At the beginning of August 2016, SOLIDARITÉS INTERNATIONAL opened a new mission in Borno State, Nigeria. The aim was to respond to the needs of thousands of displaced people. These people had fled rural areas where fighting is ongoing between the Boko Haram group and government forces. A few days after the mission was open, the first activities were set up.
UNICEF’s chief of nutrition in Nigeria, Arjan de Wagt, made the affirmation during an interview in Abuja, confirming with his colleagues in New York who said “there is no other place in the world where people are in this kind of situation. An estimated 4.5 million people need assistance with one million facing extreme malnutrition“. As an active part in the struggle against malnutrition in Nigeria, SOLIDARITÉS INTERNATIONAL’s teams, who have been deployed for over a month in Borno State, mainly in Maiduguri and Monguno, have begun their activities successfully. “The priority for us, explains Thierry Benlahsen, Head of the Emergency Team, is to provide host communities and displaced people with access to water. The increasing number of new arrivals in the cities have put such strong pressure on water that there is none left. A lot of people are forced to drink unsafe water. Waiting in line at taps is also a serious problem because people become potential targets for Boko Haram. We built our first water tank with a tap-stand in Muna Garage quarter, in Maiduguri. Operational from now on, it will allow many people to have access to safe water; which will in turn help contain the food crisis too”.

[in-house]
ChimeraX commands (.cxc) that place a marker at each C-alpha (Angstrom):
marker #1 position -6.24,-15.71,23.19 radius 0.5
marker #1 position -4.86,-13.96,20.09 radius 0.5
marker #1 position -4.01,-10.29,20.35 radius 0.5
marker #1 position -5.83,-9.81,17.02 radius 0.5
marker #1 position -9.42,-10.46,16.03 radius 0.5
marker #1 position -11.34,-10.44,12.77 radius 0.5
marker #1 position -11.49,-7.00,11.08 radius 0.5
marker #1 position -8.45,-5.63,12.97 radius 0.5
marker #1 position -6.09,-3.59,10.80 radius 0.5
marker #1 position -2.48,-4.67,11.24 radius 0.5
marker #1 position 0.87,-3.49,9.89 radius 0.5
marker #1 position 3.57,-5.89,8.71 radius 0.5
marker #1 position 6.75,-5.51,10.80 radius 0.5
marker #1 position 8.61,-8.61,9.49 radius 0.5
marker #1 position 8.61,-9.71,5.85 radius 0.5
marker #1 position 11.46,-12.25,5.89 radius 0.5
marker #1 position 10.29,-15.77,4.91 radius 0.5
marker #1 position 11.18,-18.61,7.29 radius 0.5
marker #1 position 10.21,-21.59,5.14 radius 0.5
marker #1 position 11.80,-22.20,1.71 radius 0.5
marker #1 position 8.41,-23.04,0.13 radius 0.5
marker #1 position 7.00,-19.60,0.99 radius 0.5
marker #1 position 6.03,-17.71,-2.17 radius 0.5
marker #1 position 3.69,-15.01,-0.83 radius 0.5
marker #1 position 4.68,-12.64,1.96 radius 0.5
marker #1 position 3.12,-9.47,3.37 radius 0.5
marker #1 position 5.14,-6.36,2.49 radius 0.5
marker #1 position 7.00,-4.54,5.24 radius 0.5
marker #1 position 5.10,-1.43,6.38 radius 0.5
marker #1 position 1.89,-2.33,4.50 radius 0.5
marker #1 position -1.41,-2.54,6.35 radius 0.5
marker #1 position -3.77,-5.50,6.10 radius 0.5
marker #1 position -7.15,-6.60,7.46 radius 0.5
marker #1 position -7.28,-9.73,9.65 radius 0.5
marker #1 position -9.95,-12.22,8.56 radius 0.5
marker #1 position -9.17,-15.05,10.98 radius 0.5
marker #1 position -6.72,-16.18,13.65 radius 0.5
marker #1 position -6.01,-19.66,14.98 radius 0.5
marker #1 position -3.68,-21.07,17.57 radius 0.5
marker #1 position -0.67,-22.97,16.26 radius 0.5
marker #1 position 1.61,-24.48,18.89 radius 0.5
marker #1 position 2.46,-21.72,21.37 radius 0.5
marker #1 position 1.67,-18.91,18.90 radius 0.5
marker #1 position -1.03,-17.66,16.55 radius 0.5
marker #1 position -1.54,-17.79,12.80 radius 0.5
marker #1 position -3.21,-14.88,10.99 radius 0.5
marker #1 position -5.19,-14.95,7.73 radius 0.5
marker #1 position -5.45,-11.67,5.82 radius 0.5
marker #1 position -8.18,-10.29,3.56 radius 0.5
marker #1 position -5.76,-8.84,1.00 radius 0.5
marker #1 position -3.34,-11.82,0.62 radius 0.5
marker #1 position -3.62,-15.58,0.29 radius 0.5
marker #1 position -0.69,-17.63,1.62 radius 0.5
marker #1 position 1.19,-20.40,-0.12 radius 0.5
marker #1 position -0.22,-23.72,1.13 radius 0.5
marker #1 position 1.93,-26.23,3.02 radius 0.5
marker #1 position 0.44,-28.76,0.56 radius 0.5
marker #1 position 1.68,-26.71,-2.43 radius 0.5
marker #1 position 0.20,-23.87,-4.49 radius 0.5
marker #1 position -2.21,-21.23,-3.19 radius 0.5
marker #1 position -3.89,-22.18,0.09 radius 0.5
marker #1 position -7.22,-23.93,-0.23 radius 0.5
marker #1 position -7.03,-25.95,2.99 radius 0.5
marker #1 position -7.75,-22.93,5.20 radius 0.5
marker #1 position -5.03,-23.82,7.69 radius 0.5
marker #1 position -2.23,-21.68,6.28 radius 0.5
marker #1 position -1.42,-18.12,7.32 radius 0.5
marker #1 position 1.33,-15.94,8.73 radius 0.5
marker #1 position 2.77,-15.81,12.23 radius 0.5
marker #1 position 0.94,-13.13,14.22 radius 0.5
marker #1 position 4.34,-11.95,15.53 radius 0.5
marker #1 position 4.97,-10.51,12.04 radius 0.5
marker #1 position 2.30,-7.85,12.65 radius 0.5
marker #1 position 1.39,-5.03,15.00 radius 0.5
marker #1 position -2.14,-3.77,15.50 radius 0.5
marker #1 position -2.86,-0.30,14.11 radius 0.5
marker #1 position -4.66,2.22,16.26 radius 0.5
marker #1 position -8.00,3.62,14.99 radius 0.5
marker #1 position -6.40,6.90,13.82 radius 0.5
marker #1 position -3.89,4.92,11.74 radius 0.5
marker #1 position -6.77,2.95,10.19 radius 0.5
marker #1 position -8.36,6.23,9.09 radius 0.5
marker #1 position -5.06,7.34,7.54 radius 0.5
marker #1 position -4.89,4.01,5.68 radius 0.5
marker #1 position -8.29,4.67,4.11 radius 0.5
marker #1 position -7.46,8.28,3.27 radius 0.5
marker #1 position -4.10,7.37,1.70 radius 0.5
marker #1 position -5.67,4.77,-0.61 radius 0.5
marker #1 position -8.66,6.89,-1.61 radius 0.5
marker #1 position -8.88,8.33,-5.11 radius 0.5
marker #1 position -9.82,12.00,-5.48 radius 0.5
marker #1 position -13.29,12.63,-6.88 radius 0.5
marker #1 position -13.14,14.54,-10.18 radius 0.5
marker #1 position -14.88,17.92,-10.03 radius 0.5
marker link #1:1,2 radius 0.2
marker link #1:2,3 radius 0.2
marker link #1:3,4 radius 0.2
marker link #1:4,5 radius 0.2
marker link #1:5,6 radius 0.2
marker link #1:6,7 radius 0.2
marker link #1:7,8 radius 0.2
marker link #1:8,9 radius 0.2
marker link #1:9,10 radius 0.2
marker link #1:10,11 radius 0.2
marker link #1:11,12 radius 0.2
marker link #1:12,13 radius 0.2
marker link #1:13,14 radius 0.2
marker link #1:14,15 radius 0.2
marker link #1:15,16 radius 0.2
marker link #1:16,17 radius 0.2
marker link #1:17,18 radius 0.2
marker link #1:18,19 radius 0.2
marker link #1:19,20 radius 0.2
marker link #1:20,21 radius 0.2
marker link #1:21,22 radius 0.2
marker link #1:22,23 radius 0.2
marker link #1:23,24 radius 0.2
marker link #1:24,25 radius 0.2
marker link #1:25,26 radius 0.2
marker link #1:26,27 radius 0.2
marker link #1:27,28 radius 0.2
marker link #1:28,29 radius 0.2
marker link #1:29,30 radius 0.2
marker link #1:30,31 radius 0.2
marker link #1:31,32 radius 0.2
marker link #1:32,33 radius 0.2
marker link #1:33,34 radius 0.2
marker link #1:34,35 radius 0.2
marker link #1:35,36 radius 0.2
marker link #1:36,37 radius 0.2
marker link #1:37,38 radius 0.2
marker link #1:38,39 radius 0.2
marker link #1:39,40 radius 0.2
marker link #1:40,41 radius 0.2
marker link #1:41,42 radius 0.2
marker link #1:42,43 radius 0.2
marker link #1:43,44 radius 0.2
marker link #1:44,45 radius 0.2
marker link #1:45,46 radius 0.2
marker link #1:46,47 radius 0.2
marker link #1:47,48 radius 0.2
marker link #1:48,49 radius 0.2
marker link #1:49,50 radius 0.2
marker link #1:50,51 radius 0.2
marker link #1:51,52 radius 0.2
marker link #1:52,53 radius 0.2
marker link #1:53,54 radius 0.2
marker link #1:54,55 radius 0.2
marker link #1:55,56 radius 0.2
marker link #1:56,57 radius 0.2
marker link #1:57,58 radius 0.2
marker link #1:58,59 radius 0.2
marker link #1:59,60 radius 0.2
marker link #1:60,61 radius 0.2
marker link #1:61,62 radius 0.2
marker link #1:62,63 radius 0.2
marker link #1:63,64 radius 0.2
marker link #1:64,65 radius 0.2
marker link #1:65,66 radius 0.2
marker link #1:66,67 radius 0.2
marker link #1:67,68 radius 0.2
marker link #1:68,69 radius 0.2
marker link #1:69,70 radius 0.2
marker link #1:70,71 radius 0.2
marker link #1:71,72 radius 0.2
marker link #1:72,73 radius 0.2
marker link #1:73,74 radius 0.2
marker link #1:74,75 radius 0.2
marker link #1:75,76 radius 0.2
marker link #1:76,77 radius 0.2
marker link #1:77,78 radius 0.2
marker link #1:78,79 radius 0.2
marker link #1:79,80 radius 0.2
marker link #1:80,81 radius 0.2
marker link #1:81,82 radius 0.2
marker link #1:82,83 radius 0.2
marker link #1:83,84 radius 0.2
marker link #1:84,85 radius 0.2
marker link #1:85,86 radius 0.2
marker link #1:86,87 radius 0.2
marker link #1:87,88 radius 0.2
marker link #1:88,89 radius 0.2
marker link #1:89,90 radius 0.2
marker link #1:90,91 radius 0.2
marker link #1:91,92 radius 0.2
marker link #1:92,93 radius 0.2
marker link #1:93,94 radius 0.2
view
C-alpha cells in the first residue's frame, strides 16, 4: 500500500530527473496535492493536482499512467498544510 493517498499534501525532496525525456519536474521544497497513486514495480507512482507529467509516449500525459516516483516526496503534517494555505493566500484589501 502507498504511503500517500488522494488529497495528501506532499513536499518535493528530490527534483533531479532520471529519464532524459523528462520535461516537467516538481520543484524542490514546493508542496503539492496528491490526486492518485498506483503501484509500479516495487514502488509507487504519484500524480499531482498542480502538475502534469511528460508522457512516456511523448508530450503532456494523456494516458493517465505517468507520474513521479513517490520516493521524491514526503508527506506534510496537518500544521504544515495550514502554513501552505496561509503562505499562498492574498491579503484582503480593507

Water to fight against malnutrition
The main consequence of the crisis in northern Nigeria is lack of food. Farmers have come to cities and have given up their fields because of the insecurity caused by Boko Haram’s attacks in rural areas. Having lost their livelihoods, these displaced people no longer have the resources to feed or treat themselves. All the criteria of a food crisis are here. “Drinking water helps fight under-nutrition, explains Julie Mayans, food security and livelihoods officer. In most cases, under-nutrition is associated with diarrhoea and intestinal infections, largely caused by the consumption of unsafe water, and the lack of toilets and good hygiene practices (such as hand washing with water and soap). In this kind of context, it is essential for people to have access to safe water and of appropriate hygiene infrastructure”.
In addition to water tanks, SOLIDARITÉS INTERNATIONAL’s teams have already begun to provide access to drinkable water, sanitation and hygiene in the health centres managed by a medical organisation which will treat malnourished children. In the next weeks, they will build toilets, hands washing areas and organise hygiene promotion sessions.
Photos : © SOLIDARITÉS INTERNATIONAL